December 27th is National Visit the Zoo Day. Ever since the first one opened in 1793, zoos have been home to a wide range of species from around the world. They have provided visitors with close encounters to wildlife and advanced invaluable scientific research. Just one trip to the zoo can increase one’s environmental awareness, cultivating a deep appreciation for the natural world.
But zoos are much more than just spaces of entertainment and learning: they are modern conservation facilities protecting the most endangered species. Critics inaccurately portray zoos as inherently inhumane facilities that do nothing other than enclose animals for our enjoyment. In doing so, they ignore the numerous vital programs administered by zoos to support wildlife conservation.
In particular, zoos have a successful track record managing breeding programs that repopulate extinct animals. Take the Perth Zoo in Australia. For over a century, scientists believed the western swamp tortoise went extinct. The species was then rediscovered in 1953 in a small habitat in the Swan Valley region, making the tortoise critically endangered. Now the species is slowly reemerging thanks to the zoo’s diligent conservation efforts. In fact, nearly 1,000 of these animals have been reared in the facility in the last three decades–many of which have gone back to the wild.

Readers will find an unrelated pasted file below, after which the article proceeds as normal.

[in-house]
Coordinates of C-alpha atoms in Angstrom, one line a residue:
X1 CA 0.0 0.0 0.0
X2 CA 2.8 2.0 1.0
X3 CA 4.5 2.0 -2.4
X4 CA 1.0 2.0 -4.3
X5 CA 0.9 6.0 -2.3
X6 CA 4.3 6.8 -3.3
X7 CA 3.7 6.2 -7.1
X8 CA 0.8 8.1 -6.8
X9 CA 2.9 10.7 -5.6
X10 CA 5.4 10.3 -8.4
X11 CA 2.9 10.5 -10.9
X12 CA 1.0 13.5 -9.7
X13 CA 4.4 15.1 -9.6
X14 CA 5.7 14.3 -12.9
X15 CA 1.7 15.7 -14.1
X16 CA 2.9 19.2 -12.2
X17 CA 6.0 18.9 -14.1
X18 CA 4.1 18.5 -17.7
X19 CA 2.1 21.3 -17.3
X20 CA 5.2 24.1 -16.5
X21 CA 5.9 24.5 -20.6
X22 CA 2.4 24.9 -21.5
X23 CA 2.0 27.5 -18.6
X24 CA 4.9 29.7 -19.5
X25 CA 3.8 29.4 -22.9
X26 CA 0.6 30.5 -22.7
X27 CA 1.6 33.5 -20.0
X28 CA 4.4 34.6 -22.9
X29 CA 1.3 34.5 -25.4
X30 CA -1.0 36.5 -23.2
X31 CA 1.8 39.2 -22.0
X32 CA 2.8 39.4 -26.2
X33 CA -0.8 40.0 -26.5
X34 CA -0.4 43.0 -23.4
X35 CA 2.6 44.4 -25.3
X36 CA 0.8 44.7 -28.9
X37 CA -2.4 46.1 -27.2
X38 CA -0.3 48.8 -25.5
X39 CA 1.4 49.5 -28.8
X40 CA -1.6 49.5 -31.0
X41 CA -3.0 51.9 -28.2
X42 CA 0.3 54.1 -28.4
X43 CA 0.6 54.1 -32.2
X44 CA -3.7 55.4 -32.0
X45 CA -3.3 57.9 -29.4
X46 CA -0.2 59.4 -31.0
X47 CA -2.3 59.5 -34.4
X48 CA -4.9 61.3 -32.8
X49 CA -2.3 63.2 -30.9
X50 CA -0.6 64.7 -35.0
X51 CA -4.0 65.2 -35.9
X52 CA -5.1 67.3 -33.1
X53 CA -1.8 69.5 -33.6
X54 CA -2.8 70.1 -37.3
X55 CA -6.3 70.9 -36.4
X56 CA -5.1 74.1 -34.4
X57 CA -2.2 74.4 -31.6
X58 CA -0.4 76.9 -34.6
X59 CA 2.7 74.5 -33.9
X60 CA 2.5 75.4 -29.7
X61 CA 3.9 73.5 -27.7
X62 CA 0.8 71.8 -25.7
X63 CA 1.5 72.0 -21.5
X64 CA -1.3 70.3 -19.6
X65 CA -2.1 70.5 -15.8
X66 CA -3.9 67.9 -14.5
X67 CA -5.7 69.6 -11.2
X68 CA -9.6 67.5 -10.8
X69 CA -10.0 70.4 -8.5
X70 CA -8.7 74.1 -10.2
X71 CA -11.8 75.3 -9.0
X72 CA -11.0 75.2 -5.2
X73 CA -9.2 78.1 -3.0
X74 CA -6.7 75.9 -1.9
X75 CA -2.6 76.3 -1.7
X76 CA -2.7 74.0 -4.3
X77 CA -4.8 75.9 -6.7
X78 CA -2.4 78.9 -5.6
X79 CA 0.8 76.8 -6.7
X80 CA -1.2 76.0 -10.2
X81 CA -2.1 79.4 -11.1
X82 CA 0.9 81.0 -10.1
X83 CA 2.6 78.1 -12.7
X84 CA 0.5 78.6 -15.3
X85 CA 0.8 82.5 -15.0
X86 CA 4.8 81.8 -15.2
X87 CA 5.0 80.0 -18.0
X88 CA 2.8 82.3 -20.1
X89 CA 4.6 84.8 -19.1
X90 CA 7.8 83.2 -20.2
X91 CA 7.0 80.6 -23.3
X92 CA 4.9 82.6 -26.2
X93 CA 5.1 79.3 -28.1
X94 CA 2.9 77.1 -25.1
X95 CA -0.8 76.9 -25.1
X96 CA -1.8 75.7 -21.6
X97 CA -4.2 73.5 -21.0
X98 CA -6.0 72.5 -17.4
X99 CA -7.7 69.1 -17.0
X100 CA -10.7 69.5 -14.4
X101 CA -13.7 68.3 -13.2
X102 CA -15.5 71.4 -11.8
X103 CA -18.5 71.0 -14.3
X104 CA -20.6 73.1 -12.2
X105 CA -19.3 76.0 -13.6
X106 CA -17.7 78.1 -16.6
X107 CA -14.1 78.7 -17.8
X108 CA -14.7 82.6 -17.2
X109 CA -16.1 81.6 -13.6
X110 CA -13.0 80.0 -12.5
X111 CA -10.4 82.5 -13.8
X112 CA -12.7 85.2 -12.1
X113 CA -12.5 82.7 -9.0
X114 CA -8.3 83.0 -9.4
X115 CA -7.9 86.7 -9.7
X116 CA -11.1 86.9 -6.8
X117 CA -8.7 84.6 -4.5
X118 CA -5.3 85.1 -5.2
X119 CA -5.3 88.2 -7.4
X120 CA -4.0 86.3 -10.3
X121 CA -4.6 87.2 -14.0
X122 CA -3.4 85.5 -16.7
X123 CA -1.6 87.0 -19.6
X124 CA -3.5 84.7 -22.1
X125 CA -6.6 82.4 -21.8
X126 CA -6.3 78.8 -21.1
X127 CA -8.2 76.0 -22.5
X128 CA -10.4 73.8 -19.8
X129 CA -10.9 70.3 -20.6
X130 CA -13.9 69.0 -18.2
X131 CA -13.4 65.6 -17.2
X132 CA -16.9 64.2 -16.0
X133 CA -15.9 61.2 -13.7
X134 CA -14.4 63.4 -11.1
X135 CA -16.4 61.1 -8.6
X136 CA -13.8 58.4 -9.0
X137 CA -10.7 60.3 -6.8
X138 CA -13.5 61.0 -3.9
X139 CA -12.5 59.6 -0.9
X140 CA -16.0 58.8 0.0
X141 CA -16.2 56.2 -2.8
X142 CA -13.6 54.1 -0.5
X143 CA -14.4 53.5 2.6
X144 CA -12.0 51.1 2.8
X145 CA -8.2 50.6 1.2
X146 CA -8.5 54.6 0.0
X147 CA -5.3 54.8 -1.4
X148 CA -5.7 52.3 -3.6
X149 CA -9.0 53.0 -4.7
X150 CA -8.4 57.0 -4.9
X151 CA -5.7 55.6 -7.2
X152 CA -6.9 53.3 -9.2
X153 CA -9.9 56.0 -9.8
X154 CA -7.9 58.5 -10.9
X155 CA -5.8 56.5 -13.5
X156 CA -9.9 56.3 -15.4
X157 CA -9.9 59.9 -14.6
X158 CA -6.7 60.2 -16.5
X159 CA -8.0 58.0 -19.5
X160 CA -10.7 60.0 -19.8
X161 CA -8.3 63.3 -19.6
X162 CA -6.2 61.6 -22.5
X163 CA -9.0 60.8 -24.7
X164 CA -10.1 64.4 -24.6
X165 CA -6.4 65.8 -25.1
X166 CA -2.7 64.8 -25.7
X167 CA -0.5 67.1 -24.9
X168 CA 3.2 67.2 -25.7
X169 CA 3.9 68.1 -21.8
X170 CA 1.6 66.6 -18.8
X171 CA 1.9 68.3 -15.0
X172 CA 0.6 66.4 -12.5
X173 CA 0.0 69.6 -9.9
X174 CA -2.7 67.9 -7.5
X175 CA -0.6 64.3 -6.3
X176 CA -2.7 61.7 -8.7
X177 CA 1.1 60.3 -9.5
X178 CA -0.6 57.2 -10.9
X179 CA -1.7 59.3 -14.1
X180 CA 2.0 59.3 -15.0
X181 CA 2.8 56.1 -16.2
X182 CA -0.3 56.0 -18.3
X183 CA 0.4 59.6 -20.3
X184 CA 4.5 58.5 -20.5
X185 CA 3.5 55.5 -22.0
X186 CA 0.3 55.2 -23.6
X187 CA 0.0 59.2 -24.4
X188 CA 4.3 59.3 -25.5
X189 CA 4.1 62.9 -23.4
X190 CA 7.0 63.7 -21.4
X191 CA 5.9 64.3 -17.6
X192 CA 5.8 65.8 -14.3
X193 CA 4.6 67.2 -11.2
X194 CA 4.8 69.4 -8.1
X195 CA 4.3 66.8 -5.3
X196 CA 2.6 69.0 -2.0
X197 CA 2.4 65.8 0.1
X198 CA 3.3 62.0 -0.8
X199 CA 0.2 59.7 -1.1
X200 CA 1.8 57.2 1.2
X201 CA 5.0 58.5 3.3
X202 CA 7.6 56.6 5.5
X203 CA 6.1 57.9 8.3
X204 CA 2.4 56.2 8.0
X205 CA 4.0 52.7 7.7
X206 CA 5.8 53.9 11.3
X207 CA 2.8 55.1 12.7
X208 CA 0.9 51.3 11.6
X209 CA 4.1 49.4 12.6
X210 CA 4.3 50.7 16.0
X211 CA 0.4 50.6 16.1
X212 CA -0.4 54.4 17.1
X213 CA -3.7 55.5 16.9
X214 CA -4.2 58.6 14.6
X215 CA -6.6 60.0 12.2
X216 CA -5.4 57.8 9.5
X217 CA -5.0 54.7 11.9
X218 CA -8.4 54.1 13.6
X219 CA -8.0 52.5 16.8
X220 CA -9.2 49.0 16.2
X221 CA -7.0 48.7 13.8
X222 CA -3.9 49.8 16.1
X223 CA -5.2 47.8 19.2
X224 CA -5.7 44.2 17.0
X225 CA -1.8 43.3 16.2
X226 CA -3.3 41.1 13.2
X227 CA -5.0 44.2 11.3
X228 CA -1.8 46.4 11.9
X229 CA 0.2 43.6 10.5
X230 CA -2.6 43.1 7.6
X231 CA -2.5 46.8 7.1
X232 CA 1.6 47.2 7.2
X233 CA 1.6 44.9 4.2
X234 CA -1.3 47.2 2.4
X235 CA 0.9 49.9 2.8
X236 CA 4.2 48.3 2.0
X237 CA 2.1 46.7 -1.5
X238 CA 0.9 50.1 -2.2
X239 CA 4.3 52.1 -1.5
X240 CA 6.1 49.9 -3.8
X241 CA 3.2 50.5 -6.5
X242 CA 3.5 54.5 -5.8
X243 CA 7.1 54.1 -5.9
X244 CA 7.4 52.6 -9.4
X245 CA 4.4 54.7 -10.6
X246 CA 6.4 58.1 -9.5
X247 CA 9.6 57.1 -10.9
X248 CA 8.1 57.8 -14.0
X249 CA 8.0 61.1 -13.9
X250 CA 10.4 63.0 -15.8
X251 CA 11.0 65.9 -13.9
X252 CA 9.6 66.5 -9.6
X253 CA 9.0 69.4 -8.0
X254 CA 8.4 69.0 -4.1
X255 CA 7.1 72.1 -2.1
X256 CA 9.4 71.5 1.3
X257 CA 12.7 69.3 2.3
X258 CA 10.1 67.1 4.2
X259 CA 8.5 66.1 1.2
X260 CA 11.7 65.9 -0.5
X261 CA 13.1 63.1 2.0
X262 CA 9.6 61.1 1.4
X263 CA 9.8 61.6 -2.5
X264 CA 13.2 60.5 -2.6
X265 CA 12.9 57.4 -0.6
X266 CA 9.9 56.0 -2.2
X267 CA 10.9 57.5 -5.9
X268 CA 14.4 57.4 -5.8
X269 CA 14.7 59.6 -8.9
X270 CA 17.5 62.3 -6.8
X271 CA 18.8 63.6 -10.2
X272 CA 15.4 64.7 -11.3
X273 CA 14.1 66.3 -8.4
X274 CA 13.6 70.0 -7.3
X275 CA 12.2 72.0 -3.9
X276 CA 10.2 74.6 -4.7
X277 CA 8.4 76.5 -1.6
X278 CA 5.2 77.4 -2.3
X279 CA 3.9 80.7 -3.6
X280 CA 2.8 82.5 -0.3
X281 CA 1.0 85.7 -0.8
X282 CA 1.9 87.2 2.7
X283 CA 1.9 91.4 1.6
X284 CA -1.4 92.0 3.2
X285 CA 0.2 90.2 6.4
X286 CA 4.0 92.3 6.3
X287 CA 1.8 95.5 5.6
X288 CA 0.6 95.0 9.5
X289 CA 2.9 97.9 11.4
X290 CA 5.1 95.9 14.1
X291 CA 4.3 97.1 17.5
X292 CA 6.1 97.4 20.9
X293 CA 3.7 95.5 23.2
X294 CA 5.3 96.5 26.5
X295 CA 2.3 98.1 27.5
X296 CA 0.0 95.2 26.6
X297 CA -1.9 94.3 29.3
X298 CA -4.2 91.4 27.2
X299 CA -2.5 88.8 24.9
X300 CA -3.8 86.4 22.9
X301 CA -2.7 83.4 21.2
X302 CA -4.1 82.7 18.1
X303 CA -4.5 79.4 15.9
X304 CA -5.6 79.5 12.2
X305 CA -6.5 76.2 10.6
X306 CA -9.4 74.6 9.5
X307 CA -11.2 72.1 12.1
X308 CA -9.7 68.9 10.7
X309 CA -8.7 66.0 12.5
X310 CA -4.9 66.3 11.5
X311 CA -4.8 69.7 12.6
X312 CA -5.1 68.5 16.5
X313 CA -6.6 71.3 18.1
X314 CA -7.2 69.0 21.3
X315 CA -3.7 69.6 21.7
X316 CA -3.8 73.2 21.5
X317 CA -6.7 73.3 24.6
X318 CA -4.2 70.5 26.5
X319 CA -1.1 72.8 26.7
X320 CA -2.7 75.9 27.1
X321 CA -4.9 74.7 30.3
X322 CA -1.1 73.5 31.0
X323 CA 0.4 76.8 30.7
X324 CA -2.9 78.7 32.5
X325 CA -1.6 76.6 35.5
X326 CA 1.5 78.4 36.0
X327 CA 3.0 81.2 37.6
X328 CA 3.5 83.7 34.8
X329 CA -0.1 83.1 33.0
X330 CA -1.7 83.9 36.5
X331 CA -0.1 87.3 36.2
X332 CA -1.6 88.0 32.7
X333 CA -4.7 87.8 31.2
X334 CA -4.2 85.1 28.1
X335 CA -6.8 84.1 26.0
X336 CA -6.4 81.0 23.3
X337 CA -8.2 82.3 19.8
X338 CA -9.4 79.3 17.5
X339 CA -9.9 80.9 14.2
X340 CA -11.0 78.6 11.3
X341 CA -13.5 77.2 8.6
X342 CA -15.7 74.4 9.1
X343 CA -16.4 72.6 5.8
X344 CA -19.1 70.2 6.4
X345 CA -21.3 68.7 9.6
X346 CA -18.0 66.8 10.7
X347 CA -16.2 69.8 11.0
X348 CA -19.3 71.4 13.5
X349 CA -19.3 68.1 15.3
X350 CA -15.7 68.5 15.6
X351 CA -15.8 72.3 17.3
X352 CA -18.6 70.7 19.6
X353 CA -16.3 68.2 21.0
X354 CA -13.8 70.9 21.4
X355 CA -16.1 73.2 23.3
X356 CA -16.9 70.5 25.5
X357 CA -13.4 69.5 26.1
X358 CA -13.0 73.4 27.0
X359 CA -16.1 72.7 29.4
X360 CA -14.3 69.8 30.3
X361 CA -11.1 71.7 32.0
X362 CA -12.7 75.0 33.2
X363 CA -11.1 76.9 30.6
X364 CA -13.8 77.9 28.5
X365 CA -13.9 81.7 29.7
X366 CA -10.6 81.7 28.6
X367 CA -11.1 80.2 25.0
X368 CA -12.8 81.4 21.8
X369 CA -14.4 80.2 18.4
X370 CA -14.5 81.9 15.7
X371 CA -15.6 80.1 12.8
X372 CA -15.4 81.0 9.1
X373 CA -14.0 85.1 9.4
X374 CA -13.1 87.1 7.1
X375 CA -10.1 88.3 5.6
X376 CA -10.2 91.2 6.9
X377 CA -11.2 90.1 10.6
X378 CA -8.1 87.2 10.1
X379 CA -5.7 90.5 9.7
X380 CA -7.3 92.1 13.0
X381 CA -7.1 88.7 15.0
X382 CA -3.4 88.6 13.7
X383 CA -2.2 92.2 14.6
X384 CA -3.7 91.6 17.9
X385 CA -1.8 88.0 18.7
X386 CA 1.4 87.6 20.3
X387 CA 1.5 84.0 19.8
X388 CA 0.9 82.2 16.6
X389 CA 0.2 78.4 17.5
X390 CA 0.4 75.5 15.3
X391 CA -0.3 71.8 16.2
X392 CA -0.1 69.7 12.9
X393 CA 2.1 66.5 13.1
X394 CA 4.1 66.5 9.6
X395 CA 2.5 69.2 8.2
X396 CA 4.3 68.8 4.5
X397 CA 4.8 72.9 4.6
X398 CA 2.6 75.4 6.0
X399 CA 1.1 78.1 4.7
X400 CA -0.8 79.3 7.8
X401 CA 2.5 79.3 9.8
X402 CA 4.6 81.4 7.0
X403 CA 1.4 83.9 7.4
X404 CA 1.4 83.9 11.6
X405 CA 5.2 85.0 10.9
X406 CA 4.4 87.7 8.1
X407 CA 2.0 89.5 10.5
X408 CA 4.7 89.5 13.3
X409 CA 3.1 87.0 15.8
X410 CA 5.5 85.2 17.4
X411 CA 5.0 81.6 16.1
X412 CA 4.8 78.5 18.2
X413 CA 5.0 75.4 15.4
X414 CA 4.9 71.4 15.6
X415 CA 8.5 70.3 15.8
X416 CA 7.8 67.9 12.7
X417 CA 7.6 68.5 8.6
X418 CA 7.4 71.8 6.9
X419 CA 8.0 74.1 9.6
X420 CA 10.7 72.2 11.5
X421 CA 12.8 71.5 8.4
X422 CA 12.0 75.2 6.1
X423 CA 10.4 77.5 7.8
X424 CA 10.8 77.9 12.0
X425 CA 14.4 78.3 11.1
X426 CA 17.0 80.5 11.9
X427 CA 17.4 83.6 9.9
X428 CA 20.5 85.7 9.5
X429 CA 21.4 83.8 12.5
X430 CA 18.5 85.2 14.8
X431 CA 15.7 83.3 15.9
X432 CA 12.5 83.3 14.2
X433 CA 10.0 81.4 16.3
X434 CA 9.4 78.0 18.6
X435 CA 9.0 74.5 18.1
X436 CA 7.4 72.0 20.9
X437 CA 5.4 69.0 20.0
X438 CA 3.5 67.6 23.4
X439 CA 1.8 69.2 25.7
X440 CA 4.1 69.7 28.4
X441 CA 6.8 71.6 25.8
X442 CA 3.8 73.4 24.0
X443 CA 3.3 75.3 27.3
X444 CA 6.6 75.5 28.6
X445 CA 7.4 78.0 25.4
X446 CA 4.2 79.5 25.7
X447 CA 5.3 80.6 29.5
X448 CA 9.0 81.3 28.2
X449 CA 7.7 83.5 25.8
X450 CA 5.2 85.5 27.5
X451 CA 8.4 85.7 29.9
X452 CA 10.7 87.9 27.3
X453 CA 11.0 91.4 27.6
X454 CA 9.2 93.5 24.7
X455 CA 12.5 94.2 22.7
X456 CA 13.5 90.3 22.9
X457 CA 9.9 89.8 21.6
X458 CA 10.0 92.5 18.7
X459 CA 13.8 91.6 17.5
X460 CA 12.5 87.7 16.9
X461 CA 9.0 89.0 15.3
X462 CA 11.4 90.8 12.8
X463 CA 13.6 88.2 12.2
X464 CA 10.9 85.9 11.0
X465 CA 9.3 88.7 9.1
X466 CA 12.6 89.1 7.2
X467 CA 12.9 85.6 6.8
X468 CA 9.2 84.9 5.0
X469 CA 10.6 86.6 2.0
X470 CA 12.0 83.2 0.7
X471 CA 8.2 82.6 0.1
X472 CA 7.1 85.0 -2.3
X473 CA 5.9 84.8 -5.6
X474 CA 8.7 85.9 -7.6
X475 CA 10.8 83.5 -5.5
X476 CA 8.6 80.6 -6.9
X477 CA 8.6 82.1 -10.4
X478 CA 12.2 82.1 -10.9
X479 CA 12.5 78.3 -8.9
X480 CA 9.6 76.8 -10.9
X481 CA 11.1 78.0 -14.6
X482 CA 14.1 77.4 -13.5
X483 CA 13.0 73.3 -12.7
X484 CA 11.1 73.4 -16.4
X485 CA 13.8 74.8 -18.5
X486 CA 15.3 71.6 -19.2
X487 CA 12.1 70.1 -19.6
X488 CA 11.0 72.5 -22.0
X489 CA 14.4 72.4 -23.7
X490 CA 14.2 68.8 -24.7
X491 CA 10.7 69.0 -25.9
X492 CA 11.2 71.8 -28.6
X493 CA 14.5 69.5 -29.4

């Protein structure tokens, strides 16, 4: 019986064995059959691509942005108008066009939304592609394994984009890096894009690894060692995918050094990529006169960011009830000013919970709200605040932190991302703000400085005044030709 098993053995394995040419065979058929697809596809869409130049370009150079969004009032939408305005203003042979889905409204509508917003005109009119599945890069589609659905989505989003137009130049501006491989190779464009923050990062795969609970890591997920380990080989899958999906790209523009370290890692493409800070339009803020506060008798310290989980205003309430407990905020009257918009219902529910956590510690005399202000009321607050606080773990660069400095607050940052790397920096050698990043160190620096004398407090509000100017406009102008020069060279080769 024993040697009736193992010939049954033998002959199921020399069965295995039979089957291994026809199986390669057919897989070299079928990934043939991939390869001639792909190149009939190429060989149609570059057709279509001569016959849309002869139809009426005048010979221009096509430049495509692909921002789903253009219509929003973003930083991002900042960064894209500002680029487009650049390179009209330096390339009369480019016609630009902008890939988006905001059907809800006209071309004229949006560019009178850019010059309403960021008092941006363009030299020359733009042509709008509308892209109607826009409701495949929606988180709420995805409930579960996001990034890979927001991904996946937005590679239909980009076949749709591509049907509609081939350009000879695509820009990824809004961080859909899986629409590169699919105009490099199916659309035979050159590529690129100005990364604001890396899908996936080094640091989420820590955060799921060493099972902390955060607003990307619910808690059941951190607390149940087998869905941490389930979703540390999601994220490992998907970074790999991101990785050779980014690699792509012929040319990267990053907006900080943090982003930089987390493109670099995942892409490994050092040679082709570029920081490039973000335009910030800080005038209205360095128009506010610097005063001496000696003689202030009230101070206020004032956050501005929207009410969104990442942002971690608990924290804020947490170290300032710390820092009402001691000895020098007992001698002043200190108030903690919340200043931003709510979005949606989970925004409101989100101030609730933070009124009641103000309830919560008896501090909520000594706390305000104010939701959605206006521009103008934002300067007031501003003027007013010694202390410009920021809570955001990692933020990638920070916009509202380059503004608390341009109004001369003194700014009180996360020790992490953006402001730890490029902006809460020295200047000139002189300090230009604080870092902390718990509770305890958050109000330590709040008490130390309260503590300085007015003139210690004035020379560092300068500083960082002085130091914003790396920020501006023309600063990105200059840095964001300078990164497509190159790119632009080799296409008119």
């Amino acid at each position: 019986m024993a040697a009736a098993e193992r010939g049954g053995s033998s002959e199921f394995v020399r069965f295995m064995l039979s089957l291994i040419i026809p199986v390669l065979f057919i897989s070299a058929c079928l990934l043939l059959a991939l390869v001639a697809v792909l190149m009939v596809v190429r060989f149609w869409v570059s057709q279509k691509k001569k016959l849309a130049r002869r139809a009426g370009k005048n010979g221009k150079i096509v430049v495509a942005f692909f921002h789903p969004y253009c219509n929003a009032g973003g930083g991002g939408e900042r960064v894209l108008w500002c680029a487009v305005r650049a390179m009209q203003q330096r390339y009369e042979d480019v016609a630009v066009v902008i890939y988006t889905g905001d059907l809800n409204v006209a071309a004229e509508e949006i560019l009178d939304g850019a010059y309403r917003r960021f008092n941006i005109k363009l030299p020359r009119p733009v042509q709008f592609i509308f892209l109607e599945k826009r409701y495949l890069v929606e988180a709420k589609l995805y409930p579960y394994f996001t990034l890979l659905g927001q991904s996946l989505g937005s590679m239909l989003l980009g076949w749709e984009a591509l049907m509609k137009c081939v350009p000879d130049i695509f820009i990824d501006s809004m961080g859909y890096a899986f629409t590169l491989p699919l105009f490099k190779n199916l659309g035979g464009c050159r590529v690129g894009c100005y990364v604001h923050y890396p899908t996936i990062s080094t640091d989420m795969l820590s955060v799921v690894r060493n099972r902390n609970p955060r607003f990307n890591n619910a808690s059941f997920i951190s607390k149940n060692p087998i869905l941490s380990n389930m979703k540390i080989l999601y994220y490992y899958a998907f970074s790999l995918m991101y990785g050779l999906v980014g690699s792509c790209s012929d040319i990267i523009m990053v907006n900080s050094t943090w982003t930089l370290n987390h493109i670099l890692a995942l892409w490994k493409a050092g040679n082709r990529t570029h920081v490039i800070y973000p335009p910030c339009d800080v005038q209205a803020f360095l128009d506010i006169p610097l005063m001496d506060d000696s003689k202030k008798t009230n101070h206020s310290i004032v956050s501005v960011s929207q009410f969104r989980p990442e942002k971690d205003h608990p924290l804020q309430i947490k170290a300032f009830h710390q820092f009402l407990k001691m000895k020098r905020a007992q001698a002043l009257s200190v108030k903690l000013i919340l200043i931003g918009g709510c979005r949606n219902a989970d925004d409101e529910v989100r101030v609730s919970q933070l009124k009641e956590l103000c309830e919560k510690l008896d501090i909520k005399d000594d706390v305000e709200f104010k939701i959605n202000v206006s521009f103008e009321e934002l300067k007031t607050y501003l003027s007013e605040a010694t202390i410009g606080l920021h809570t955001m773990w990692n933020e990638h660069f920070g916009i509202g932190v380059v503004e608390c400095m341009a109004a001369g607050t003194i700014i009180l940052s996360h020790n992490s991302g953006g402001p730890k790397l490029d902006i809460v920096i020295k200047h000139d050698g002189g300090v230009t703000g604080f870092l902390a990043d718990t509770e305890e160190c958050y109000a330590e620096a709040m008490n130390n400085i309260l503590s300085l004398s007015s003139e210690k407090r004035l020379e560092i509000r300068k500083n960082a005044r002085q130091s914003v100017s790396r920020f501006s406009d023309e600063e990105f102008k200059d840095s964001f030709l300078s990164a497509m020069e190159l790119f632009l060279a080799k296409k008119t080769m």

A longtime champion of zoos and aquariums, American Humane is the first humane organization with a certification program verifying that facilities meet the highest standards of animal care. When you see the American Humane Certified™ logo, you can rest assured that the zoo meets our benchmark of good welfare and humane treatment. And unlike other certifiers, our evidence-based standards are set by world-renowned experts in animal science and ethics
This holiday season, we encourage you and your loved ones to plan a visit to your local zoo. Not only will you form unforgettable memories, but you will also support the valuable work of wildlife preservation. To learn more about Humane Certified, visit https://humaneconservation.org/certified-parks/.